Parents, directors want to reopen discussion of school merger in Moon

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Five parents of the Moon Area School District and board directors Michael Hauser and Jerry Testa planned to file for an injunction to reverse a June 26 vote that approved the closure of R. Hyde Elementary School and the commencement of conversations to merge Moon Area with nearby school district Cornell.

The target of the injunction is to reopen for discussion the plans to close Hyde in order to give community members a chance to voice their opinions before an official decision is made, according to Mr. Hauser and Mr. Testa.

The public was blocked from speaking at the first meeting after the motion was amended and the vote took place and again at a June 30 meeting. The two directors expressed hope that the public be allowed to speak at a meeting tonight.

However, Mr. Testa clarified that this would not prevent the filing of the injunction, as the community has to be able to address the board before it settles on a decision.

At the start of the June 25 board meeting, there existed a motion to close J.H. Brooks Elementary School at the superintendent’s recommendation, Mr. Testa said. After a brief recess, during which Mr. Testa and Mr. Hauser remained on the floor while the other directors went elsewhere, the board subsequently made a motion to jointly close Hyde instead of Brooks, while opening discussions for the merger.

The vote, which took place after midnight, passed 6-2, with Mr. Testa and Mr. Hauser dissenting.

The directors reconvened June 30 to address any remaining items. Although the public had been barred from speaking at the June 25 meeting, the directors defeated Mr. Testa’‍s motion to allow the approximately 50 audience members from commenting on non-agenda items with a 7-2 vote.

Mr. Testa described the board’s actions as “deceitful,” and said the closure of Hyde would have a huge impact on the children and homeowners in the area. He said he knew of many individuals other than Hyde parents who opposed the decision.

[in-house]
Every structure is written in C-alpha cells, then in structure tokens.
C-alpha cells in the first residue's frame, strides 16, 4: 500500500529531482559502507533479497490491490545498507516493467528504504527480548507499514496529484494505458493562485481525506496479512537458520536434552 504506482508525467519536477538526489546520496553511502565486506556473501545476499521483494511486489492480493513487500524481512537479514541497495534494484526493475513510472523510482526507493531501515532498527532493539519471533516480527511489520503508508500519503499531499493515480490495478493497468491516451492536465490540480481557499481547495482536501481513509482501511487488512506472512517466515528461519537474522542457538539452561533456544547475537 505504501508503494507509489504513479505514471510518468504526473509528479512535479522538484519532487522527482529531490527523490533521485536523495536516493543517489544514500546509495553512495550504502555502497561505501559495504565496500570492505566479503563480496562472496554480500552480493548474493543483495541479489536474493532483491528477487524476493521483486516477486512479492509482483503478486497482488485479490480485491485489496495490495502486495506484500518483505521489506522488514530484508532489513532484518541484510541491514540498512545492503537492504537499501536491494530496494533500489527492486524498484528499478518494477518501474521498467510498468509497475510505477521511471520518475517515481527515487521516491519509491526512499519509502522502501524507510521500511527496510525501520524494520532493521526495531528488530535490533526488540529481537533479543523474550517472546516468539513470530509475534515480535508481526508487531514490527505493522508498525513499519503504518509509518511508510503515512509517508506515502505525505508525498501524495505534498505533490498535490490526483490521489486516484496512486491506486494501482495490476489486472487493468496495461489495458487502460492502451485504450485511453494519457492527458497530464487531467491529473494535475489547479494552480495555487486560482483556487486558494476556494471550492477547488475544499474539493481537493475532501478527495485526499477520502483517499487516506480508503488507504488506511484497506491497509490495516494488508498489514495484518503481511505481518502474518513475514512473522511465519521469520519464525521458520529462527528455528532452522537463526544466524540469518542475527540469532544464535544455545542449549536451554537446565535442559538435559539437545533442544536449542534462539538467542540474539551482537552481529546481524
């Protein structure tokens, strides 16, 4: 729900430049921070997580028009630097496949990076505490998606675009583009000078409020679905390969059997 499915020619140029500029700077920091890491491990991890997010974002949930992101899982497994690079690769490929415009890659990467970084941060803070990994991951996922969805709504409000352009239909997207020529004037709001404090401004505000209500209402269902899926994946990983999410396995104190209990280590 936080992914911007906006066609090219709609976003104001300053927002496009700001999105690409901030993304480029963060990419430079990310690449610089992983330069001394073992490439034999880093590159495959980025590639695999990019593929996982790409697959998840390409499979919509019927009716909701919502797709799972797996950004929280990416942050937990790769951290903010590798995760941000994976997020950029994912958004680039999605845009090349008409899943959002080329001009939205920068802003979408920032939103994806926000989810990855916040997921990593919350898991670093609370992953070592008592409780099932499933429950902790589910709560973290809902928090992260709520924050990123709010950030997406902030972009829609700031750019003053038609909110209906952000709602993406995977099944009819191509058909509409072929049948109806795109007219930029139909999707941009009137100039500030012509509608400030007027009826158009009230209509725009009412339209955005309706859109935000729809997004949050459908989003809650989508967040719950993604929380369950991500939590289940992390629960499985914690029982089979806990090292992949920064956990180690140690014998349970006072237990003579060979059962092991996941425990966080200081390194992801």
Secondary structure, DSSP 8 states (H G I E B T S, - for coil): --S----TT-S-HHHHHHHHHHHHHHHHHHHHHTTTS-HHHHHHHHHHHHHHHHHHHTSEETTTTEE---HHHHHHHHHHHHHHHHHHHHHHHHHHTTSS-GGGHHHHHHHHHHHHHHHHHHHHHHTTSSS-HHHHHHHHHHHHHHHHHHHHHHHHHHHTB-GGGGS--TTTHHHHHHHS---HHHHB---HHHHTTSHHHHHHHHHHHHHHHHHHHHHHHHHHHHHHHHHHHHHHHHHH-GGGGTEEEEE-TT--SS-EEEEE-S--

“I want to give the public the opportunity to speak,” he said. “We were left with no choice but to file the injunction.”

Although he considered the first mention of the merger proposal at the June 25 meeting a “smokescreen” to distract from the controversial school closing, Mr. Testa said he was uncertain about where he stood on the issue. He said he believes the Cornell district is opposed to the merger, but if talks commence and both parties are able to benefit, he would approve of it.

Mr. Hauser spoke similarly of the merger, clarifying that the emphasis of the injunction was on Hyde’‍s closure.

“I have not heard of any backlash talk regarding the idea of at least discussing the possibility of a merger,” he said. “I think the majority of attention, at least by members of our community, has been on the decision to close one or the other of our elementary schools.”

Elsewhere, the idea of a merger between the two school districts appears to be picking up steam. Earlier this month, the Coraopolis Council and Neville Commissioners separately approved resolutions supporting the proposed merger talks. Coraopolis manager Ray McCutcheon and Neville manager Cindy Alexander said the merger would allow Cornell students, totaling 650 from grades K-12 and educated in one building, access to expanded resources.

“We know that we have a limited number of students, so it’s very hard for our school to give the advanced chemistries, trigonometry, calculus,” Mr. McCutcheon said. “The kids that really want to do well ... they need to be able to take advanced courses.”

Ms. Alexander said she has spoken with some local parents about the topic, and they have largely supported a merger between the two districts.

She and Mr. McCutcheon plan to attend the board’‍s next workshop meeting Aug. 11 to express support for the merger discussions.

Cornell superintendent Aaron Thomas could not be reached for comment, but he previously expressed hesitation over the merger.

A merger between the Moon Area and Cornell districts has previously been proposed in 1992 and 1998.


Wesley Yiin: wyiin@post-gazette.com, 412-263-1723 or on Twitter @YiinYangYale.

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